Kathrina's Reviews > Halls of Fame: Essays

Halls of Fame by John D'Agata
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Apr 04, 11

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bookshelves: essays-interviews, poetry
Read from March 28 to 31, 2011

I've procrastinated in writing this review for almost a week, and I'm still not sure what I'm going to write here. D'Agata is the victim of my latest author stalking, and I want to gush, but I have to hold myself back a bit, as I didn't feel this title backed up his claim to master of the lyrical essay as well as About a Mountain. Of course about 8 years covers the distance between their publications, and I read them backwards, so I think the latest display of style is his best. I guess what it comes down to is one's definition of poetry and what a reader expects from a poem vs an essay.
Essays require a subject; they must be "about" something. It is the creative non-fiction author's job to make that essay "about" something be appealing to a broader range of readers than, say, an essay on contagious diseases published in a medical journal, or even a specialized trade pub. And I don't mean appeal as in a popularity contest; I mean appeal as in the ability to tell a story on a factual, intuitive, and emotional plane, simultaneously. Perhaps the essay tells another level of its story between the lines or in the margins. Perhaps what is unsaid is significant to what is said. Perhaps what is provided as fact is, in reality, emotional bias. The creative non-fiction writer must use the stylings of a poet -- metaphor, imagery, character -- to fill out the fact-driven, logical argument that defines essay. This approach creates something like a Poetry of Fact, as opposed to the more traditional approach, Poetry of Emotional Engagement. (I just made that up, but I think the caps make it seem rather revelatory, don't you?) Take a poem like Williams' The Red Wheelbarrow: It is essentially a "non-fiction" poem, but it is not "about" a wheelbarrow.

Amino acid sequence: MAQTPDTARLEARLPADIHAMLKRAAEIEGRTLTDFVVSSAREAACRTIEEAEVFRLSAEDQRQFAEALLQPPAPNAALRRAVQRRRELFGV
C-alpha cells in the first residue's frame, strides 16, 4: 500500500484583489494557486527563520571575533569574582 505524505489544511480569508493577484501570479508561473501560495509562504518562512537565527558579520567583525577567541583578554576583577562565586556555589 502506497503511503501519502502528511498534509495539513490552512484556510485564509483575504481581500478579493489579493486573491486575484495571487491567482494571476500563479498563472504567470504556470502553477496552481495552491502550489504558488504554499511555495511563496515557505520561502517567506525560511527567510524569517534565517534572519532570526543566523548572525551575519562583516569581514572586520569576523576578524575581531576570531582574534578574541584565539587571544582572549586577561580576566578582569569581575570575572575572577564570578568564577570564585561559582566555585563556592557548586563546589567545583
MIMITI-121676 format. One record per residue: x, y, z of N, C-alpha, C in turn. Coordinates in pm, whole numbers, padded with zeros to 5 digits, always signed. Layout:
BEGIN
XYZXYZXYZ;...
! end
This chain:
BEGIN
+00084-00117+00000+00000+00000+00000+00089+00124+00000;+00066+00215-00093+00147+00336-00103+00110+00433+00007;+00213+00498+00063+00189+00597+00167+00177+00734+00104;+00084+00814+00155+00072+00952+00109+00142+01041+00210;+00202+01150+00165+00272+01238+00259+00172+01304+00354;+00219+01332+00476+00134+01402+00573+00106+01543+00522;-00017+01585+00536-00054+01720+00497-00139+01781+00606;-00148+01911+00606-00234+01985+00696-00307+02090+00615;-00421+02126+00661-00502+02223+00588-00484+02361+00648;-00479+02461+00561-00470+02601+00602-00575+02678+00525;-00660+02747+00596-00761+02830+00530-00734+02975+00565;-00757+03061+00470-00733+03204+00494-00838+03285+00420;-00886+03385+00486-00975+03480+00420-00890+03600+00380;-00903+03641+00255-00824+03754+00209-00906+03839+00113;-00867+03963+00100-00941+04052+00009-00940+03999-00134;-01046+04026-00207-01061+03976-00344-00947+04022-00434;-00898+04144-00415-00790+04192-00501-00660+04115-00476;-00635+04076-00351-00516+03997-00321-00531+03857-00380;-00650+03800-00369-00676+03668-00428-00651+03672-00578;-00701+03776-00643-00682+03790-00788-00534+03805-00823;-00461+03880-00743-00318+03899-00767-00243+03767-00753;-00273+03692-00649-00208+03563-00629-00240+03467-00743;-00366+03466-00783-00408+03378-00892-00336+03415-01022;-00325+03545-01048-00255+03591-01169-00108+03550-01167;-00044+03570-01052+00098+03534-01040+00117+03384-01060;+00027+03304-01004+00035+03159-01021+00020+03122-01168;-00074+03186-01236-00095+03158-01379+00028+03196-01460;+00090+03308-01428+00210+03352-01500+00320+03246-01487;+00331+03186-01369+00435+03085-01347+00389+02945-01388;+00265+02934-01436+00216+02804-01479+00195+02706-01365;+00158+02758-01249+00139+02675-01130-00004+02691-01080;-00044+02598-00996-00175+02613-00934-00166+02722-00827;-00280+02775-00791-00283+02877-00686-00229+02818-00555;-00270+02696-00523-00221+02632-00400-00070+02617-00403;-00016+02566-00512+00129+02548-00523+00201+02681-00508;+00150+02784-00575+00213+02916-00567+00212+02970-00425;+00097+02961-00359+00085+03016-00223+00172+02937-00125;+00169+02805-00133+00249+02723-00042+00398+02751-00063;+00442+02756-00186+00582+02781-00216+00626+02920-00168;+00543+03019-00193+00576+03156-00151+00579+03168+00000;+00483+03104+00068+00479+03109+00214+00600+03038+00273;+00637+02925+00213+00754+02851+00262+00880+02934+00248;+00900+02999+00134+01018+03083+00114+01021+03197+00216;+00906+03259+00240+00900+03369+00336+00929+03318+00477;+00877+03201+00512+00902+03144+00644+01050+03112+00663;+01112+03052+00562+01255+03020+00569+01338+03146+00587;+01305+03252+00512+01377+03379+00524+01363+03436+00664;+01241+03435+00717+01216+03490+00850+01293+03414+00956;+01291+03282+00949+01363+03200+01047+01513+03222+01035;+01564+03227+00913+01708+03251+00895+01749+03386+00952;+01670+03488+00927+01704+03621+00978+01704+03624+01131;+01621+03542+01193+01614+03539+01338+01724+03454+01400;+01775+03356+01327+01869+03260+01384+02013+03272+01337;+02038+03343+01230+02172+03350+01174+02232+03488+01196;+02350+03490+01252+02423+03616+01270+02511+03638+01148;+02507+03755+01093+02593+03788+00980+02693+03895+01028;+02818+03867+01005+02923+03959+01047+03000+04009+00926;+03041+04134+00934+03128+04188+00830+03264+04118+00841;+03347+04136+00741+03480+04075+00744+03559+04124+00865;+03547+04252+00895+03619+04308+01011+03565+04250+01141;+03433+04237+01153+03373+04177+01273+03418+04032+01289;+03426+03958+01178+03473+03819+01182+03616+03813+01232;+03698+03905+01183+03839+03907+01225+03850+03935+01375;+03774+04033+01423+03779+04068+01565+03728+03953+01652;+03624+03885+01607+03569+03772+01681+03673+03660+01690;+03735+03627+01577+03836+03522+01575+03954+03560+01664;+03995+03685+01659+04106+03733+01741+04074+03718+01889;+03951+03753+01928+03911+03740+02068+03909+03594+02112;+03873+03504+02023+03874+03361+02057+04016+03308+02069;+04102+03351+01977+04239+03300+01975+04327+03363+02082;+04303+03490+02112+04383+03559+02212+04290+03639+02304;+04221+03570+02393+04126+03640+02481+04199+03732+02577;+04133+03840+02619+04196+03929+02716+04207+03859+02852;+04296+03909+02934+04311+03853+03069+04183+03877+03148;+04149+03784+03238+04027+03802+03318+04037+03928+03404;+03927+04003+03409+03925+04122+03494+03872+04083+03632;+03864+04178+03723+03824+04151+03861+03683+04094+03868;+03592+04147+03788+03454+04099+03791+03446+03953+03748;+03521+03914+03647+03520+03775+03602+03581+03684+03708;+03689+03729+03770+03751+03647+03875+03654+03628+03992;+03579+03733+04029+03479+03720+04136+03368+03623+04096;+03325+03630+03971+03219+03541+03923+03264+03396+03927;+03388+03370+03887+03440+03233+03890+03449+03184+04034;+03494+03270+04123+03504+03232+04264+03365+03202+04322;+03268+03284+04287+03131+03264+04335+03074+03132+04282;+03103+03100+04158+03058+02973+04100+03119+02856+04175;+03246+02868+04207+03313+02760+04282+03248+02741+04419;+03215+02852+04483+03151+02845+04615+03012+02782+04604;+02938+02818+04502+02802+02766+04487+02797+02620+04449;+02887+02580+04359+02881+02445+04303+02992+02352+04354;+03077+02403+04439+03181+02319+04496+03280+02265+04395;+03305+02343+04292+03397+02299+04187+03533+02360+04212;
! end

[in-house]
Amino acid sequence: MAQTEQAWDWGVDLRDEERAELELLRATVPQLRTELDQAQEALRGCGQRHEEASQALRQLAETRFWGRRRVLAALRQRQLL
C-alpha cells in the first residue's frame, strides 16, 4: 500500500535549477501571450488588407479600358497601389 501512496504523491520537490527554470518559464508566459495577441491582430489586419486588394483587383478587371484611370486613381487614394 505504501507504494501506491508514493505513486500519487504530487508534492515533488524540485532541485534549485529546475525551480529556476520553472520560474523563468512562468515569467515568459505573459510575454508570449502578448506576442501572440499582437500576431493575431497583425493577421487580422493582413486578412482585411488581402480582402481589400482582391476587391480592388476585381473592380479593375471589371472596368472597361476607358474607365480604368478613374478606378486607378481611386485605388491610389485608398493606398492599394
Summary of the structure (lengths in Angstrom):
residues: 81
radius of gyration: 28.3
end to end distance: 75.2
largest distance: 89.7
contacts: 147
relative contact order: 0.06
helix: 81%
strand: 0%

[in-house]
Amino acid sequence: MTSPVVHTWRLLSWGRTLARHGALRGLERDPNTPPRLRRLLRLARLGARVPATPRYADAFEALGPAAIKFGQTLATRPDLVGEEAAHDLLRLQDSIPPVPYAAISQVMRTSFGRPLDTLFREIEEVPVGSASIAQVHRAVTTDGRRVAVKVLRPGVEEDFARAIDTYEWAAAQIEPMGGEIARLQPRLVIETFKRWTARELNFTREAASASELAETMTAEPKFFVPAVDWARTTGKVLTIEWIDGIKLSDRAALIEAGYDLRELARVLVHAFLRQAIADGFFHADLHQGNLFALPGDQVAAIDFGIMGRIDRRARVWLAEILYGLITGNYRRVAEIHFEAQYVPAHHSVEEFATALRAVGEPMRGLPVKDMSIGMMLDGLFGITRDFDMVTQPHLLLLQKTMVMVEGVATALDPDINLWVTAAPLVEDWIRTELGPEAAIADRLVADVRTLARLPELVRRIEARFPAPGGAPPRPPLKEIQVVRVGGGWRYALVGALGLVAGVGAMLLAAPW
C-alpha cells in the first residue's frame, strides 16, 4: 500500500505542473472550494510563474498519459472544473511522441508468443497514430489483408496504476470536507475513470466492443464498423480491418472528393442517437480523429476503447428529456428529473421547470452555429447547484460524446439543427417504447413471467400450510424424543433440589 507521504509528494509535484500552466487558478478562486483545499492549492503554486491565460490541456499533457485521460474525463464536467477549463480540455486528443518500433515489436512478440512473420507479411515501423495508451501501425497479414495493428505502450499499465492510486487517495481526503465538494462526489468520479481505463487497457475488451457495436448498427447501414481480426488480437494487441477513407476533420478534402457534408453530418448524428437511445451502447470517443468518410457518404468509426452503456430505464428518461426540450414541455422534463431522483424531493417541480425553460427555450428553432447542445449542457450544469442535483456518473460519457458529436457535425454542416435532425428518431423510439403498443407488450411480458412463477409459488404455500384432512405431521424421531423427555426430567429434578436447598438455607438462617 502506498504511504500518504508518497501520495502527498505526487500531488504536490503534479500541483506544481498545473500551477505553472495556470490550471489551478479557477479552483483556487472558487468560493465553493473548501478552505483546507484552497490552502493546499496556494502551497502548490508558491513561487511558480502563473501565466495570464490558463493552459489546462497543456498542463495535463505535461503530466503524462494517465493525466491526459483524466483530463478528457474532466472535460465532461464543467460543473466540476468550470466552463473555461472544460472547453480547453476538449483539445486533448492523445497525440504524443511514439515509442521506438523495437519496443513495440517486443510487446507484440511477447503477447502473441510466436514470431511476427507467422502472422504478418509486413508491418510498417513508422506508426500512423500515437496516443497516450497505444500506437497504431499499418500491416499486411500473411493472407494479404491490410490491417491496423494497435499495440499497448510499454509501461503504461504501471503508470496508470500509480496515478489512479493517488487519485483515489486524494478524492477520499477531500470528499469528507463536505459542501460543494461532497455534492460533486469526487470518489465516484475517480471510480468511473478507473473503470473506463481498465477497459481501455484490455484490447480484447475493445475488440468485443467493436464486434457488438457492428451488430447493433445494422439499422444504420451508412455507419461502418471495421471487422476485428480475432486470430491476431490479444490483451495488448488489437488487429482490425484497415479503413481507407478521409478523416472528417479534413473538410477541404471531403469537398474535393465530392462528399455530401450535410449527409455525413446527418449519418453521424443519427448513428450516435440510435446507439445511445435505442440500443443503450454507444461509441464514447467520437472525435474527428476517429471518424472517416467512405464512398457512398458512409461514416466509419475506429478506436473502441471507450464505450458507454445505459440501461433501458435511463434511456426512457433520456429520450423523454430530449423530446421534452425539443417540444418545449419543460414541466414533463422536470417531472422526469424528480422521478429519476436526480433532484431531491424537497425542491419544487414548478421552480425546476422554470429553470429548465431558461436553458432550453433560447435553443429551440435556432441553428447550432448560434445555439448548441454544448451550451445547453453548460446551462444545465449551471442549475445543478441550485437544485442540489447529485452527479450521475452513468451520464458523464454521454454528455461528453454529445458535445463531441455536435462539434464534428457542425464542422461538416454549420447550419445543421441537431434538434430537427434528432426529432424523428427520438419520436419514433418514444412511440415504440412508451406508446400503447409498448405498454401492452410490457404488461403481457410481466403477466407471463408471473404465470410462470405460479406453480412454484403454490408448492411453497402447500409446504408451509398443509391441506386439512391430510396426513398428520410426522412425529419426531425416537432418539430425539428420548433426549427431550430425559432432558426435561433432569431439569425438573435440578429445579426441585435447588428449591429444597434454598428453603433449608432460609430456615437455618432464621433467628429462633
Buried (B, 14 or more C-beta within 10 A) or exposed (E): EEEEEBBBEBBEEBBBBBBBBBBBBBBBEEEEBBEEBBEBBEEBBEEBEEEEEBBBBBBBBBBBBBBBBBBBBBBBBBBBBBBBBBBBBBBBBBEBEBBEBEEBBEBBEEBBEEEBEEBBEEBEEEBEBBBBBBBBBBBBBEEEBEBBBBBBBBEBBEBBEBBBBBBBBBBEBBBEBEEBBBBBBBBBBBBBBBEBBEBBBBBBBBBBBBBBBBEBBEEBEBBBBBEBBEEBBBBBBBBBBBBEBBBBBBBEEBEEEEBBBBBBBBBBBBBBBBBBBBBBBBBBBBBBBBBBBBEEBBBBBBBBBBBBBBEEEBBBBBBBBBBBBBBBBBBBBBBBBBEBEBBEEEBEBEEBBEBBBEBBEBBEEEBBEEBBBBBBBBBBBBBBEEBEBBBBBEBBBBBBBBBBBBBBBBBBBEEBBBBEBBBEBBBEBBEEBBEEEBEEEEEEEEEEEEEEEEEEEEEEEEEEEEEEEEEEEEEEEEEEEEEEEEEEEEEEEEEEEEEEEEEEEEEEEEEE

D'Agata achieves this Poetry of Fact to a stunning degree in his long-form essay, About a Mountain. But years earlier, it seemed he approached it from the other direction, writing essay-like "about" material inside a poetic form. The result is less smooth and accessible, and he really requires his readers to be on board with the experiment before launching. I really wanted to be on board, as well. He was writing "about" intriguing subjects -- Henry Darger, The Flat Earth Society, Martha Graham -- all things I want to explore, the subjects as well as D'Agata's unique take on them. But, too often, for me, there wasn't enough, not enough depth or emotional engagement, methods I value more in poetry than any other form. D'Agata wanted me to be satisfied with a factual, anecdotal description of what was observed, with plenty of blank space for between-the-lines readings, but I wanted more D'Agata in it, more author investment, more poetic interpretation. What I wanted, I guess, was About Martha Graham, About Flat Earth, About Henry Darger, in the style of About a Mountain

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